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Yesterday Origins Review

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I was excited for Yesterday Origins.  While the original Yesterday might not have been as fantastic an adventure game as, say, Corpse Party, it was a fine little adventure game with an interesting conspiracy narrative, and the sequel looked poised to be at least as good if not better.  An immortal couple traveling across time and space to uncover a mystery involving secret cults, the Spanish Inquisition, and the devil himself?  Every single part of that is something I’m interested in, and I so, so desperately wanted to be able to recommend this game to my fellow point-and-click fans.

As you’ve probably guessed by now, I can’t do that.  It’s not even that it’s badInstead, Yesterday Origins commits the greatest crime any piece of entertainment can: it’s boring.

If you’re not familiar (and you shouldn’t have to be, because Origins is meant to be enjoyed even if you never played the first Yesterday), John Yesterday is an immortal who’s been alive for more than 500 years.  Every time he dies, he is resurrected at the age he was when he first underwent his transformation, but he loses all of his memories.  His girlfriend, Pauline, is likewise unkillable but is able to keep all her memories when she is reborn.  Origins, as the name implies, deals with the couple attempting to learn the truth of John’s past, his many lives, and the details of how he became immortal in the first place.

Oh, and he might be the son of the devil, too.  It’s a thing.

The storyline jumps between past and present, and sees the couple traveling across the world in their quest.  The shifts in time and place make for a varied and interesting set of locations, all realized with beautiful hand-drawn backgrounds as shown in the picture above.  The music, too, reflects a wide variety of styles representing different places in the world.  Seriously, the praises of the game’s original soundtrack cannot be overstated – it really breathes life into every scene, even when the sheer mediocrity of the rest of the experience threatens to drag the game down.

yo-screenshot

Sadly, the rest of the presentation doesn’t quite reach the lofty heights of the soundtrack and background art.  In particular: the character designs and animations are very bad.  Some cutscenes are incorrectly lip-synced, and the obvious attempt to marry the realistic and gritty designs of most AAA games with the cartoony look of games like the more recent King’s Quest has led to something that doesn’t work for either purpose: too silly for the game’s dark and gory narrative, too realistic to not look out-of-place in the rest of the world.  Add to that the stiff and cheap-looking animation, and the result is something that sets up shop smack-dab in the middle of the Uncanny Valley, making even lighthearted conversations between John and Pauline viscerally uncomfortable to look at.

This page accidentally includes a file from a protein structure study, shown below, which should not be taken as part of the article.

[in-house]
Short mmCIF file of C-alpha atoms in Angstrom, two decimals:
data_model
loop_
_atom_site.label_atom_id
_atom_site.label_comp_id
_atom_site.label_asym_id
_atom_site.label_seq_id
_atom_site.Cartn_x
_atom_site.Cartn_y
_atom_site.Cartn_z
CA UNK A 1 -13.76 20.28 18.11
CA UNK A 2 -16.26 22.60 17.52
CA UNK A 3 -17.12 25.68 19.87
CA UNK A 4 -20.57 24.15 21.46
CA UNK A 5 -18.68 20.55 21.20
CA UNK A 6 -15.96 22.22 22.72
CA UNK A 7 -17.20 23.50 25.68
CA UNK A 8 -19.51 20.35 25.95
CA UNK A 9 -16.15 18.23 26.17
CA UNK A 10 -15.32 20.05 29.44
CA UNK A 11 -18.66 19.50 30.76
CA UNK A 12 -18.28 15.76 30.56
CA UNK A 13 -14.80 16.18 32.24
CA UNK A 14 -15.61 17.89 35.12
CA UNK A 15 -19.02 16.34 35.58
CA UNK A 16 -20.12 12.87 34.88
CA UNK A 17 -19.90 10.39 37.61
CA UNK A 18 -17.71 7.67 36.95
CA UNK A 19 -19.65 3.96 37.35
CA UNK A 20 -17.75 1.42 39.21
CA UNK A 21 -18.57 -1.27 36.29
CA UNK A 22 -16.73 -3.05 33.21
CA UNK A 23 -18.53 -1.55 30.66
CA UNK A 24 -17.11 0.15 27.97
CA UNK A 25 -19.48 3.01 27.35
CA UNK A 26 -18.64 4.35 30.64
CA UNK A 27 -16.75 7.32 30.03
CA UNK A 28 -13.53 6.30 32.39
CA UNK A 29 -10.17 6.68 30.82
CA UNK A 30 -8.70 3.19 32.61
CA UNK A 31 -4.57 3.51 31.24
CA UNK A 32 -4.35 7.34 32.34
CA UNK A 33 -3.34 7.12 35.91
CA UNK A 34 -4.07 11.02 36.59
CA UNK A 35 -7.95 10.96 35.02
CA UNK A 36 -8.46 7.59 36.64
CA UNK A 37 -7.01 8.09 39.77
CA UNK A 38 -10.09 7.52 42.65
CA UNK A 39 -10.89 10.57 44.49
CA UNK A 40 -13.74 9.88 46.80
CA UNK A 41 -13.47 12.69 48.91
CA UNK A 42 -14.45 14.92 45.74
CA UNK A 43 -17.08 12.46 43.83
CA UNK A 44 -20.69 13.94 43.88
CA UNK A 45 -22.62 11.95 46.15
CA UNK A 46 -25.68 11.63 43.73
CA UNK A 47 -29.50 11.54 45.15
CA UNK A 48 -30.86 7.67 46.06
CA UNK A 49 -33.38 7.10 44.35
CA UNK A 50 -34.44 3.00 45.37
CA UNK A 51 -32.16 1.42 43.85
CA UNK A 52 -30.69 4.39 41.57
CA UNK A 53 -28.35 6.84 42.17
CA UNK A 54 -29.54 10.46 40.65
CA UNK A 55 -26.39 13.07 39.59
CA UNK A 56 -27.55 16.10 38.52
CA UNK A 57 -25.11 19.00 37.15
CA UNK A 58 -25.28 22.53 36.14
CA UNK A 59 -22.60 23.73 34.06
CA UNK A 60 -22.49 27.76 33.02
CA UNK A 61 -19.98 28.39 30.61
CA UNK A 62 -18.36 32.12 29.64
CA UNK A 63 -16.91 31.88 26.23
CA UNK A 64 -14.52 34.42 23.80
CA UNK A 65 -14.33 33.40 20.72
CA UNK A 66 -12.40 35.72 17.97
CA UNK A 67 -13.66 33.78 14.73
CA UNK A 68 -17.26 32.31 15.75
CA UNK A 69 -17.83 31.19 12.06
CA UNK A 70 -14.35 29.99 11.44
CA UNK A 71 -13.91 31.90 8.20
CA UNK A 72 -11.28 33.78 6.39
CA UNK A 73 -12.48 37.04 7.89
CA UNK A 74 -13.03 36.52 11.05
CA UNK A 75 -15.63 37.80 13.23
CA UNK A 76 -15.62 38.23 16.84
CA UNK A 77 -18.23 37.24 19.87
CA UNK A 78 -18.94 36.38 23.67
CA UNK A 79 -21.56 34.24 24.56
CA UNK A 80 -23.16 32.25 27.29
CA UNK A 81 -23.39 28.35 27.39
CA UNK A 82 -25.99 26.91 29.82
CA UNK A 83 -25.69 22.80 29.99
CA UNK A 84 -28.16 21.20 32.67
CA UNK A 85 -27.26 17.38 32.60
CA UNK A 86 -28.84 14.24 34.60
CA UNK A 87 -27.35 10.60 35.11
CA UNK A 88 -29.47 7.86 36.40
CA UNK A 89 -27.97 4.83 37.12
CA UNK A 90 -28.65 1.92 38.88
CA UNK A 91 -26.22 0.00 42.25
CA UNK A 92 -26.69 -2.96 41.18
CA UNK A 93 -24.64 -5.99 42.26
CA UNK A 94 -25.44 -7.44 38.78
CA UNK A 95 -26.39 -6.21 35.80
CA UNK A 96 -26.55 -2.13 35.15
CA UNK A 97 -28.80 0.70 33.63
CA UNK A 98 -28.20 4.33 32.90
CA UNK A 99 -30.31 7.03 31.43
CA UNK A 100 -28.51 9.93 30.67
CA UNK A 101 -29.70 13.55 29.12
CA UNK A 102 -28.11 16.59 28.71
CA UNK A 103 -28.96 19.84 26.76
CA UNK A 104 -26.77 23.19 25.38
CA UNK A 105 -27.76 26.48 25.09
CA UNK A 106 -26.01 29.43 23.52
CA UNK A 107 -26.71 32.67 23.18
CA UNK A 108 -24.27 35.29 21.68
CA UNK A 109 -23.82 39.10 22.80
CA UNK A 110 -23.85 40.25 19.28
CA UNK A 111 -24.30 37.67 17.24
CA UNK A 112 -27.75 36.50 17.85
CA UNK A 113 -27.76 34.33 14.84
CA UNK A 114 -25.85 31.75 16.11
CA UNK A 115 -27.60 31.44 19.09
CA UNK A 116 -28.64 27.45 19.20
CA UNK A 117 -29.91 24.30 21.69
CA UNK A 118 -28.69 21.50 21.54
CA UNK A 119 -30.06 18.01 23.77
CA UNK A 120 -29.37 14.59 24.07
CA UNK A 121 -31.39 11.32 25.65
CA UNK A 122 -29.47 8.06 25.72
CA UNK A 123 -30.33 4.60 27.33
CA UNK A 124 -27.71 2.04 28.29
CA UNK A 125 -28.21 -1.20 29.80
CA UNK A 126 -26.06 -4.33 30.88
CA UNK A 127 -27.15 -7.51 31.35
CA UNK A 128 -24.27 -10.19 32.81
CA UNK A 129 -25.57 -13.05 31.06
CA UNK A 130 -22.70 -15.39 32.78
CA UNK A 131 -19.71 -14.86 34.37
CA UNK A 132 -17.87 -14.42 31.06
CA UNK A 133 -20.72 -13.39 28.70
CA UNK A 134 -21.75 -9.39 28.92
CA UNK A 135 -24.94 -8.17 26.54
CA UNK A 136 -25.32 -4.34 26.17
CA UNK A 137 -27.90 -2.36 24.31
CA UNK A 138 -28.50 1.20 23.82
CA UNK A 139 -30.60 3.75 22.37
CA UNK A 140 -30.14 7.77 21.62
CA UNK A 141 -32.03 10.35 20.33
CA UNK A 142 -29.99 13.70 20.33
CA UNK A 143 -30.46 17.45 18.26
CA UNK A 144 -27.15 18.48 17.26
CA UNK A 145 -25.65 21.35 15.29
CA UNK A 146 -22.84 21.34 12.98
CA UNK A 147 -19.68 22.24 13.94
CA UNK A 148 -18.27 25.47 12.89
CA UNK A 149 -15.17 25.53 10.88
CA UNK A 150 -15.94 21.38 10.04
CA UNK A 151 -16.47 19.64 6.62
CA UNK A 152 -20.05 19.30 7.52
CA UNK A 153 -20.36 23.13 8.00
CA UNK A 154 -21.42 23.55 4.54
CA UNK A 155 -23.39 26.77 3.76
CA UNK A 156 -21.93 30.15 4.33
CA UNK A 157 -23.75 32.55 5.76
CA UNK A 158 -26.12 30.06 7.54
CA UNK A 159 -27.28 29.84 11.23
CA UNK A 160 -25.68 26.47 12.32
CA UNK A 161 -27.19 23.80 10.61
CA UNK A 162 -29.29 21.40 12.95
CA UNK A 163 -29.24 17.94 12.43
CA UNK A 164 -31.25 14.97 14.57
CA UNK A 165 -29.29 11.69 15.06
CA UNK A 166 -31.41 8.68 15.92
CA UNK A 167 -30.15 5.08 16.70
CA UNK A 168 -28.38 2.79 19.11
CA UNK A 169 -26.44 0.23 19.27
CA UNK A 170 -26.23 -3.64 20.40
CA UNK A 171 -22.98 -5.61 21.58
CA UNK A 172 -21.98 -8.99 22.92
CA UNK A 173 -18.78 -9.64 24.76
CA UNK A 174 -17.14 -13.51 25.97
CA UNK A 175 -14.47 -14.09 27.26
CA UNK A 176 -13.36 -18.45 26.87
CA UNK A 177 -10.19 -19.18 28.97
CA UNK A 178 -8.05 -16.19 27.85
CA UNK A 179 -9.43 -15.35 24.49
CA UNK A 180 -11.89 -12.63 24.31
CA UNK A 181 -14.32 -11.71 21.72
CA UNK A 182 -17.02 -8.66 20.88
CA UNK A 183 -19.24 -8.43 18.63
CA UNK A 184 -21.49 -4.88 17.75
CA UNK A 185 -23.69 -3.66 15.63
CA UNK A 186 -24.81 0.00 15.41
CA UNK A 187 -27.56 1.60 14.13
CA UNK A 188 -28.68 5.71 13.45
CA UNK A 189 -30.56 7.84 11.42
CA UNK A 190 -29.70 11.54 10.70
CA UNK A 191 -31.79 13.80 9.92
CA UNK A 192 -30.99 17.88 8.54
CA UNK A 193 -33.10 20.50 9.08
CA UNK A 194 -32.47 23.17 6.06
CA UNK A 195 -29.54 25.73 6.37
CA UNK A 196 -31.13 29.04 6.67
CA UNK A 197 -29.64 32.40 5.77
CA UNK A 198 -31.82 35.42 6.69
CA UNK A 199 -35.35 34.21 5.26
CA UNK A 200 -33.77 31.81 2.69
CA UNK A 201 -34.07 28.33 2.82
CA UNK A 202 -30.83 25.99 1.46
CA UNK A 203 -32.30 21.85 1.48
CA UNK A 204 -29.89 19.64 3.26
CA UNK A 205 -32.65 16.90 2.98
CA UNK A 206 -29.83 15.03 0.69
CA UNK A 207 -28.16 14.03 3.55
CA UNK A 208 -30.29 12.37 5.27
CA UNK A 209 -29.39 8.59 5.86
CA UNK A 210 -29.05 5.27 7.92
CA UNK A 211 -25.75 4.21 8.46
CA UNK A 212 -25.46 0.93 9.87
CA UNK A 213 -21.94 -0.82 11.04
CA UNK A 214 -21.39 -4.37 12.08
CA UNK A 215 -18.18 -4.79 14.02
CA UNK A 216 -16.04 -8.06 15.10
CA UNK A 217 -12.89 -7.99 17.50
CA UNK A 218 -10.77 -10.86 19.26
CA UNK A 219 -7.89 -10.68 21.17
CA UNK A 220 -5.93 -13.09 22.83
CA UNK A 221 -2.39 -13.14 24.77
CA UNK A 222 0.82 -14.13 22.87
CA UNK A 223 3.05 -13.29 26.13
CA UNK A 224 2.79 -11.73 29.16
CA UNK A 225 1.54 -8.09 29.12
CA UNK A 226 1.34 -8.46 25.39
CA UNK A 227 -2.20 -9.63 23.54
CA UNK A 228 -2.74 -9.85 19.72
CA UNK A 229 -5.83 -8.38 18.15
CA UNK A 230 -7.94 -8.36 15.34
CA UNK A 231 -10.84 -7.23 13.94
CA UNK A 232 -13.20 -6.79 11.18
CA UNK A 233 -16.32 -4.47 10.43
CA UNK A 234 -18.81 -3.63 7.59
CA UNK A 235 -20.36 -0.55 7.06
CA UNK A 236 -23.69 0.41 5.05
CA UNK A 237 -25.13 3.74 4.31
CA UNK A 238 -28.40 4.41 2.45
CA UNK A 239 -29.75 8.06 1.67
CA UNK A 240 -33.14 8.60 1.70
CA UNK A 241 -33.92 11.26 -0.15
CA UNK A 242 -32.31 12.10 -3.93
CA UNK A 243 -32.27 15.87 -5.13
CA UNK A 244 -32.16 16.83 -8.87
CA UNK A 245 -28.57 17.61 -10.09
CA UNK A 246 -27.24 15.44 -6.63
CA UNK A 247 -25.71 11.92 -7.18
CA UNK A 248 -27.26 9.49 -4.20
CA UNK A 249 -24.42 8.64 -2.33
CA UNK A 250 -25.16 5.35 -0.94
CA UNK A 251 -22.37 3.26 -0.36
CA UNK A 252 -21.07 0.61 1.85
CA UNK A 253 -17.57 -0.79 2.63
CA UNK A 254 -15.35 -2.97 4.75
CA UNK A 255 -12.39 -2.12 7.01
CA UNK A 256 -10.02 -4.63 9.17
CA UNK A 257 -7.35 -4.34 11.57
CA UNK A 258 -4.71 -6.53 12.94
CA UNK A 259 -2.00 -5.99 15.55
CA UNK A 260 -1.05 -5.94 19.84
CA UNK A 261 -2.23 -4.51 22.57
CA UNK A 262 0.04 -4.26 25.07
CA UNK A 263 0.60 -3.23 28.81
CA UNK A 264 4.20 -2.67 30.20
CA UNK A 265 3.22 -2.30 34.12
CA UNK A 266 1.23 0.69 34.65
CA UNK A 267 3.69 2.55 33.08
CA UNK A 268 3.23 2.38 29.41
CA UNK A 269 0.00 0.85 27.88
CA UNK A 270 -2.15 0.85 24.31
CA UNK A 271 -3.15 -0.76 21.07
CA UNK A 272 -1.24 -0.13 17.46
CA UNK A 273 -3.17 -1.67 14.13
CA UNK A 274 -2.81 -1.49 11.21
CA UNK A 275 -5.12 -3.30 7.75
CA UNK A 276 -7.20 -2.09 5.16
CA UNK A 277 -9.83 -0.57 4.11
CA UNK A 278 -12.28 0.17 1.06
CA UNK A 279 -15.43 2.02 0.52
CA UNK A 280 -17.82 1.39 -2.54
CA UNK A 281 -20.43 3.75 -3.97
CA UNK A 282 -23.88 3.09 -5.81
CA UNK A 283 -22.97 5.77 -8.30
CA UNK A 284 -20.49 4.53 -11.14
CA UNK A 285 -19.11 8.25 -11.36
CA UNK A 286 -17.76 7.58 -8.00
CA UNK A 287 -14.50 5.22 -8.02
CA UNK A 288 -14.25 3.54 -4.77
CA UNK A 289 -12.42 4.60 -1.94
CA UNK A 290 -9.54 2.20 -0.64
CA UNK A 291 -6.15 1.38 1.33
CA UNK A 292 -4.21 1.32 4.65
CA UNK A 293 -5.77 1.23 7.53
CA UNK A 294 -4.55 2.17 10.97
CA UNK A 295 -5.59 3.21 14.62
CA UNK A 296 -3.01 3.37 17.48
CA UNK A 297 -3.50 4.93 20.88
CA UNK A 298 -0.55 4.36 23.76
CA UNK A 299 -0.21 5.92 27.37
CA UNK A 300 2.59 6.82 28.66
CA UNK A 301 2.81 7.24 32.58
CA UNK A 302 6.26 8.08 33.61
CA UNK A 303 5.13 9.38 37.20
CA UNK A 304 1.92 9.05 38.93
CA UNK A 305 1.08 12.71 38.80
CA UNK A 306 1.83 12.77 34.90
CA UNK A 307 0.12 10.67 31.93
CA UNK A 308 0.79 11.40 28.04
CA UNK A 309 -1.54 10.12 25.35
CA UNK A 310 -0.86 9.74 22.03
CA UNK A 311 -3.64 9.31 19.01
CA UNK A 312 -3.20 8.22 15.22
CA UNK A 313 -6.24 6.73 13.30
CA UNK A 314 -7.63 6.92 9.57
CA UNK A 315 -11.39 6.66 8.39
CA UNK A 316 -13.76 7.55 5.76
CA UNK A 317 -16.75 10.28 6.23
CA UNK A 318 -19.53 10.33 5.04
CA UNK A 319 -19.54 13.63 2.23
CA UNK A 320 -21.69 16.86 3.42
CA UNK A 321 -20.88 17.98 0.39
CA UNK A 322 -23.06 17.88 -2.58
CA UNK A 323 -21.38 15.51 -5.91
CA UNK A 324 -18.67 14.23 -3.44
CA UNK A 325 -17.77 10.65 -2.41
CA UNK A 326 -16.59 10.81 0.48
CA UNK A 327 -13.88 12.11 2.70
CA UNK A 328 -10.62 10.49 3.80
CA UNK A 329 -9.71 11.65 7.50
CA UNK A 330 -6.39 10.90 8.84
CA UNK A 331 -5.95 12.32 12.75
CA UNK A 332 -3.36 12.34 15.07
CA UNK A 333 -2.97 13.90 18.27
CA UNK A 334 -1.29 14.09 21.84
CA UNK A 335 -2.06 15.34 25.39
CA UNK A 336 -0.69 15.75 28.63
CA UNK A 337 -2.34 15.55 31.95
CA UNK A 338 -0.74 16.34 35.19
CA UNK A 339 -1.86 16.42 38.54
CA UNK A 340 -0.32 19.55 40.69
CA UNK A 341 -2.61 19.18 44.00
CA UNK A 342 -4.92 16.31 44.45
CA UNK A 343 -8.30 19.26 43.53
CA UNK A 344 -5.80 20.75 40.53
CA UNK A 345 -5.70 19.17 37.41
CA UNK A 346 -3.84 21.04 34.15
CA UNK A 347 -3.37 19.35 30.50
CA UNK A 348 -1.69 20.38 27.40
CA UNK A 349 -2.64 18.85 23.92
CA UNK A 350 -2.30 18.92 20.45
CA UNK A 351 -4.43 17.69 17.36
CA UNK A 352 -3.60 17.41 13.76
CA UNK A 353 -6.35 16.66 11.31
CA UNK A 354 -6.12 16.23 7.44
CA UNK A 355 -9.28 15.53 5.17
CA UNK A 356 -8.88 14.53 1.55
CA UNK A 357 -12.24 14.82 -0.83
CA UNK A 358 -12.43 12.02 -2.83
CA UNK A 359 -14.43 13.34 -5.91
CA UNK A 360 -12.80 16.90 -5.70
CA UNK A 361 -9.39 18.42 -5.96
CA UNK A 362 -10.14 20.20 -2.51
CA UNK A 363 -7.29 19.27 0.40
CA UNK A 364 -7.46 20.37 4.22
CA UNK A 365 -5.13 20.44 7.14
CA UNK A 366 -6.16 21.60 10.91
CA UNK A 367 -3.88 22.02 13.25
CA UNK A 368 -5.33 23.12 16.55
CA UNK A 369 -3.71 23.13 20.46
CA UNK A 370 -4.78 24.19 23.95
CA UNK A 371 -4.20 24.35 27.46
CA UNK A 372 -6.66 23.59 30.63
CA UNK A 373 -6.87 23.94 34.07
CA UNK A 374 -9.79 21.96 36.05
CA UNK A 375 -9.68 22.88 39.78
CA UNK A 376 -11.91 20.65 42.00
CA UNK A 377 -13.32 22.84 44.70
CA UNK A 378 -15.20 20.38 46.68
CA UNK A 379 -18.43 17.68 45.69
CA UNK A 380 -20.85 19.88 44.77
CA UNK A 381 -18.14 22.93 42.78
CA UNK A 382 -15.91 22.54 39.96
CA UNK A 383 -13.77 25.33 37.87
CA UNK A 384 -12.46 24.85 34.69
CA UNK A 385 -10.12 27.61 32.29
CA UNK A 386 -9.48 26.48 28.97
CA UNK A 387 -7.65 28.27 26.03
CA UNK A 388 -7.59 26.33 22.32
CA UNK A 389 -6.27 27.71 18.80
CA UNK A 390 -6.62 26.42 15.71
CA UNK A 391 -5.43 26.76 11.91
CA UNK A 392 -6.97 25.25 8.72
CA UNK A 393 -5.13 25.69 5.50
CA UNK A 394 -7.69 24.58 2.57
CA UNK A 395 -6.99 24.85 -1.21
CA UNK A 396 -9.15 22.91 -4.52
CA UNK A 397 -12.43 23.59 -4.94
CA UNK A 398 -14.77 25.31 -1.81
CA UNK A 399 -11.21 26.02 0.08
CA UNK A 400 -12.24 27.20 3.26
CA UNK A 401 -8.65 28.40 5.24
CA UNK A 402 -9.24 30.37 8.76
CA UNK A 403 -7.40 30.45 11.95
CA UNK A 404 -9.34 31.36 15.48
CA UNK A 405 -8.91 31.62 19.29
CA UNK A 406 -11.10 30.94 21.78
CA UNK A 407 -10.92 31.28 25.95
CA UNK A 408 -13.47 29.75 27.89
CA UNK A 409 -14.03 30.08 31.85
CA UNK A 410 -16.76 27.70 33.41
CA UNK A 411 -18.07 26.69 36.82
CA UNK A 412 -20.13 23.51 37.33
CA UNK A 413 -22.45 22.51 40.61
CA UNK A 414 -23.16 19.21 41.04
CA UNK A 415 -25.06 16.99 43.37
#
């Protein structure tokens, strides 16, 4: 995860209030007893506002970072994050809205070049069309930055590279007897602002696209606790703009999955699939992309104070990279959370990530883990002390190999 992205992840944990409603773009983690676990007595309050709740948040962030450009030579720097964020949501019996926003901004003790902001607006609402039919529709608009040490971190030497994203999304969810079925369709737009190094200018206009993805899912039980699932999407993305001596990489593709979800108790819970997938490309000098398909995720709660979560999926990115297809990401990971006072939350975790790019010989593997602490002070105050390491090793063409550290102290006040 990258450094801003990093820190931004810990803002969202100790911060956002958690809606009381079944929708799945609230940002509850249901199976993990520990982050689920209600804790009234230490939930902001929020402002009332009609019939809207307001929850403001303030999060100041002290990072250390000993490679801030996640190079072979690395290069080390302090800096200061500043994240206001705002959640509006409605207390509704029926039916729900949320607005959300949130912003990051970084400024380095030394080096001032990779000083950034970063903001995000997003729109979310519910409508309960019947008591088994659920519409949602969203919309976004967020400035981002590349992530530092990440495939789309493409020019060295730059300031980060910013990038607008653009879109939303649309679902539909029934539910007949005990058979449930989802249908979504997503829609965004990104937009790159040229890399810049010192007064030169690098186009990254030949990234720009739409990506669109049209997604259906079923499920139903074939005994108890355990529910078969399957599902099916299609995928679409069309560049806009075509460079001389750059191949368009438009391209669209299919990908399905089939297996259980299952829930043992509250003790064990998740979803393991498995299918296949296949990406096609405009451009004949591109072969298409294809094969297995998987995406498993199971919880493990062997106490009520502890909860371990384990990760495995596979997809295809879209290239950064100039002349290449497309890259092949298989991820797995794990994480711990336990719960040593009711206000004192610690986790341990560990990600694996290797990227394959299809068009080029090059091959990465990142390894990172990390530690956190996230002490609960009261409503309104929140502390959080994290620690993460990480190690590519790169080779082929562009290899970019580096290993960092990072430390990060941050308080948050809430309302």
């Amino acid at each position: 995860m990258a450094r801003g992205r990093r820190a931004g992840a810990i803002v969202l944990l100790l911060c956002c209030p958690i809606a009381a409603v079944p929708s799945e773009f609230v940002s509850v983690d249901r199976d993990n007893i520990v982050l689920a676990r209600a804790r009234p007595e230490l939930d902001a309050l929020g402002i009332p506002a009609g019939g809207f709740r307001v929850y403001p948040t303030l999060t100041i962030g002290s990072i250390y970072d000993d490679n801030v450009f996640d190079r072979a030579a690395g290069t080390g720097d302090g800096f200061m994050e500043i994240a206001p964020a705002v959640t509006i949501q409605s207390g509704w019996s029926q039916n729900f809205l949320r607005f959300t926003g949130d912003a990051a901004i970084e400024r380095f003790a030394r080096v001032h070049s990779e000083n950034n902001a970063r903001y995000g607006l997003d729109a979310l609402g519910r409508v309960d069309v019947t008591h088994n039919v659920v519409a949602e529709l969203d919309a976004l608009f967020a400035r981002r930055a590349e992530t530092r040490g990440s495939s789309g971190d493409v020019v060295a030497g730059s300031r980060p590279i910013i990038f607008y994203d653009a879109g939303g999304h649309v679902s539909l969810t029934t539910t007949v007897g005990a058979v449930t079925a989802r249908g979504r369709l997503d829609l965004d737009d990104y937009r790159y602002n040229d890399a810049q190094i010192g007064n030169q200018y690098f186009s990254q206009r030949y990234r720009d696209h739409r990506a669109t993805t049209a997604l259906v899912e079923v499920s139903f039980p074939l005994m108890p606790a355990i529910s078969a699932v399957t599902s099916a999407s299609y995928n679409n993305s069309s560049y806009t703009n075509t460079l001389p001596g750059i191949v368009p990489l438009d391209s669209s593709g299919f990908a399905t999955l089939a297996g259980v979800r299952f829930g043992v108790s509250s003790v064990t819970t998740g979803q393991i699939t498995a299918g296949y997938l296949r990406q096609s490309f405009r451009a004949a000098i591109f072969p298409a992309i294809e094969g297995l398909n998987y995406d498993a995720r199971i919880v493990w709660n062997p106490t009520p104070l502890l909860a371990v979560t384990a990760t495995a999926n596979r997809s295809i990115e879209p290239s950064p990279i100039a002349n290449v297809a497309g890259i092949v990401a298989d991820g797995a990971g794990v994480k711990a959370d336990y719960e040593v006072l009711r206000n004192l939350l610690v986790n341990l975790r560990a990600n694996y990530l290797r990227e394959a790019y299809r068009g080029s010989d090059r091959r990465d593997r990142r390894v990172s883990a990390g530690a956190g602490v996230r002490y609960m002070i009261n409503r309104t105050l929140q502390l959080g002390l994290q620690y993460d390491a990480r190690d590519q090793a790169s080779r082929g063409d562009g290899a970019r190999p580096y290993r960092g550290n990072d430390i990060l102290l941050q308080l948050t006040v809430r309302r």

But all of this is just decoration.  The most important part of any point-and-click adventure is the strength of its writing.  And Yesterday Origins’ story is…well, it’s okay.  Most of the story beats and twists work well enough, and despite jumping between timelines frequently it manages not to feel all that disjointed.  The biggest problem with it is that I just didn’t care about any of the characters or their problems.  The overarching story might have been decently executed, but all of the character interactions fall flat, and in my opinion, that’s what really makes or breaks a good narrative.

The worst part is that the weakest characters are John and Pauline themselves.  Most of their character traits are things they do, not things they are.  They run an antiques shop.  They’re immortal.  They love each other, although you’ll have to take the game’s word for that since other than living together they don’t do much to show it.  They stumble through the story with no real sense of purpose, and when they do express an emotion it’s almost like they’re checking off a point on their to-do list, like when Pauline looks at a picture of her father, comments how much she misses him everyday, and doesn’t bring him up again until a later room where you can look at another picture of her father, whereupon she expresses the exact same opinion worded slightly differently.